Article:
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2105901

Aaron Burr

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A rare and likely unique find—a bill of exchange from Burr, for nearly $100,000 today,

used to fund his allegedly treasonous plot to dismantle the Louisiana Territory and the American Southwest,

capture Spanish land in Florida, Texas, and Mexico, and create a new country under his own rule

Aaron Burr, 1756–1836.  3rd Vice President of the United States, 1801–1805; famous for killing Alexander Hamilton in an 1804 duel.  Partially autograph manuscript document signed, A Burr, one page, 8” x 9¾”, Louisville, Kentucky, September 17, 1806. 

This bill of exchange—a combination of a promissory note and a draft—is a rare and likely unique find.  It represents financing for Burr’s allegedly treasonous actions to sever part of the United States in order to create a country of his own.  We have found nothing comparable sold at auction.   

Here Burr directs George M. Ogden of New York to pay $4,500 to Samuel N. Luckett in 90 days.  Burr has added in his hand, “and charge the same, as ordered, to / Your ob svt / A Burr” and has also written the direction to Ogden with his name and address, “To George M. Ogden Esqr. / Mercht / New York.”  Ogden has signed an acceptance signature vertically across the text, “Accepted New York Oct. 15th 1806,” and Luckett has signed on the back along with another signature that has been blotted out by ink.

Burr was arrested in early 1807 and indicted by a federal grand jury for treason on the ground that he intended “to raise and levy war, insurrection and rebellion against the United States” by assembling men at Blannerhasset’s Island, in the Ohio River in Virginia, and from there to navigate the Ohio and Mississippi Rivers to seize New Orleans from the United States.  In 1803, when Burr was Vice President, France had sold the United States the Louisiana Territory, which stretched from New Orleans to the Pacific Northwest.  In 1804, Burr secretly proposed to the British to divide Louisiana from the United States in exchange for $500,000 and British naval assistance, but the British declined.  After he left office in 1805, Burr conceived a greater plan that even today is not entirely clear.  The gist of the background for the treason charge, however, was that he intended to raise troops to capture New Orleans; incite a rebellion in Spanish-held parts of Florida, Texas, and Mexico and join them with land in the Louisiana Territory and the American Southwest, which he intended to sever from the United States; and establish a vast new country in the West—under his own rule, naturally.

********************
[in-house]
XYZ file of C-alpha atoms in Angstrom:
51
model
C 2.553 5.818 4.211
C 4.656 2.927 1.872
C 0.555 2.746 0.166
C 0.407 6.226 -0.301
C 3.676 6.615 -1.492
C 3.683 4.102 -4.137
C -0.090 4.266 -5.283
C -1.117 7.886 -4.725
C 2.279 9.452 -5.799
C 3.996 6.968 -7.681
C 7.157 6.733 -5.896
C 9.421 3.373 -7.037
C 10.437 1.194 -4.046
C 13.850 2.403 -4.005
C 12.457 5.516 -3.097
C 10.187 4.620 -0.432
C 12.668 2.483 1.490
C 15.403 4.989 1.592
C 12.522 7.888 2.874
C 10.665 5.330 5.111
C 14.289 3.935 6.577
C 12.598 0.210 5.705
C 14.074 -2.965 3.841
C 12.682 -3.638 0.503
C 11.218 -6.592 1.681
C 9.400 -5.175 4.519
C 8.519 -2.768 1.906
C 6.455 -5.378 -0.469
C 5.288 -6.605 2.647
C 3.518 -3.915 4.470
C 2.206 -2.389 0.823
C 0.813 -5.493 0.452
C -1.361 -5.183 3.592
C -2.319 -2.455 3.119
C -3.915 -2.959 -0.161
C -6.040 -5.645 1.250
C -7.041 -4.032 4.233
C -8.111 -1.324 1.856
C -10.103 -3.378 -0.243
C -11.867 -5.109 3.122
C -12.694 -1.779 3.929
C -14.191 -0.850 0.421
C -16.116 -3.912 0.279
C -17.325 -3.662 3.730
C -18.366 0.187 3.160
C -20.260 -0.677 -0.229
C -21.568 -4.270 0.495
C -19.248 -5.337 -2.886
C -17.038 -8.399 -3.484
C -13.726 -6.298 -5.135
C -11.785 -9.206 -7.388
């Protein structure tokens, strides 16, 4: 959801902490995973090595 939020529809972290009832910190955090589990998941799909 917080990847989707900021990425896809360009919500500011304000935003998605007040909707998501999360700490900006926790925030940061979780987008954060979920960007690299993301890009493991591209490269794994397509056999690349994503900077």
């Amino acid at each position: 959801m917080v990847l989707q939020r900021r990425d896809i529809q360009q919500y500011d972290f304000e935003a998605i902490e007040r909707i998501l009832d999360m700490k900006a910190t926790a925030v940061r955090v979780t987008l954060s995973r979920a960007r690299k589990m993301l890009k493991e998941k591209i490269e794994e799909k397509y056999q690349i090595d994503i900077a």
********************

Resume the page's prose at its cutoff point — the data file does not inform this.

George Ogden, the son of Burr’s cousin Matthias Ogden, “became the scheme’s banker.”  David O. Stewart, Burr, Ogden and Dayton: The Original Jersey Boys, Smithsonian Magazine, Aug. 11, 2011 (online).  Burr used bills of exchange such as this one to pay for boats, supplies, and even troops for the conspiracy.  See David O. Stewart, American Emperor: Aaron Burr’s Challenge to Jefferson’s America 152–53, 156 (2011).  Davis Floyd of Louisville, Kentucky, built boats for him.  Id. at 153. 

On July 29, 1806, Burr sent a ciphered letter to his co-conspirator General James Wilkinson, the head of the United States Army whom Burr had convinced President Thomas Jefferson also to appoint as Governor of the Louisiana Territory.  Burr reported that he had “actually commenced the enterprise,” explaining that “detachments from different points and under different pretences will rendezvous on the Ohio” River on November 1 and would meet Wilkinson at Natchez, Mississippi, in early December. Burr told Wilkinson said that his “plan of operations is to move rapidly from the falls,” a direct reference to the Ohio River at Louisville, “on the 15th of November, with the first five hundred or one thousand men, in light boats now constructing for that purpose.”

When Burr returned to Kentucky in mid-September 1806 after a trip back east, he visited Louisville, Kentucky, and also Cincinnati, Ohio, and Nashville, Tennessee, while spending most of his time in Lexington and Frankfort, Kentucky.  James E. Lewis Jr., The Burr Conspiracy: Uncovering the Story of an Early American Crisis 73 (2017).  He was “dashing about from place to place in this country as if he had matters of great moment on hand.”  Id.  This bill of exchange is dated at Louisville on September 17, 1806, before Burr planned for his troops to leave for New Orleans on November 1.  The face amount of this bill of exchange, $4,500, would be nearly $100,000 today. 

Wilkinson, who received Burr’s coded letter by a private courier in October 1806, began to believe that Burr’s venture would fail.  So, seeking to save his own hide, he exposed Burr.  After omitting parts of the coded letter in order to clear himself, Wilkinson sent it to Jefferson, who then notified Congress and ordered Burr’s arrest.